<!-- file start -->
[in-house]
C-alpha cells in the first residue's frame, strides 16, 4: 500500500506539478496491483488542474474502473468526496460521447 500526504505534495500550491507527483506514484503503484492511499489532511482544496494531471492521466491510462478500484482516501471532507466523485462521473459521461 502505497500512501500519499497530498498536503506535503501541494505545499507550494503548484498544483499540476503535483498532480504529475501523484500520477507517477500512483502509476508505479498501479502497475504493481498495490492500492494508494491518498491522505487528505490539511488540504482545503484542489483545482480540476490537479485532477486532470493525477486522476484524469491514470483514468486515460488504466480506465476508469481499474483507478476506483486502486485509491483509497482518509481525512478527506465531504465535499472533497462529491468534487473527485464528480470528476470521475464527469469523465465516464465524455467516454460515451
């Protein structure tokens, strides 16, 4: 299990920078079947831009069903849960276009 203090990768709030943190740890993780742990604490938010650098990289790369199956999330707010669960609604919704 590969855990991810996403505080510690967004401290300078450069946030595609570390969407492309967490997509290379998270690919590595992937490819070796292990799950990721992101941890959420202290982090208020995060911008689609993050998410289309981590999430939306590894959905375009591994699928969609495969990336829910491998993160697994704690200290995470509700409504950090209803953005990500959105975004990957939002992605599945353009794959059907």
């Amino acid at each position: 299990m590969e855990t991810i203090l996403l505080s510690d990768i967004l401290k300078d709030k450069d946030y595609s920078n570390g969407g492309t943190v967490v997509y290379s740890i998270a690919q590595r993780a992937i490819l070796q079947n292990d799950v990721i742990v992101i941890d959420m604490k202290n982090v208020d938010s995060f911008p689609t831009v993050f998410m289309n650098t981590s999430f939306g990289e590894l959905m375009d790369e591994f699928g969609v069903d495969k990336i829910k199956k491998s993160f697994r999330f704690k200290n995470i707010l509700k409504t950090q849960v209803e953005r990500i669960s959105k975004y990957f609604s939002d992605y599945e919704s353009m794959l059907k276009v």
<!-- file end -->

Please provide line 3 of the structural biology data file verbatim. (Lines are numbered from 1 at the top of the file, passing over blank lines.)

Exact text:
């Protein structure tokens, strides 16, 4: 299990920078079947831009069903849960276009 203090990768709030943190740890993780742990604490938010650098990289790369199956999330707010669960609604919704 590969855990991810996403505080510690967004401290300078450069946030595609570390969407492309967490997509290379998270690919590595992937490819070796292990799950990721992101941890959420202290982090208020995060911008689609993050998410289309981590999430939306590894959905375009591994699928969609495969990336829910491998993160697994704690200290995470509700409504950090209803953005990500959105975004990957939002992605599945353009794959059907």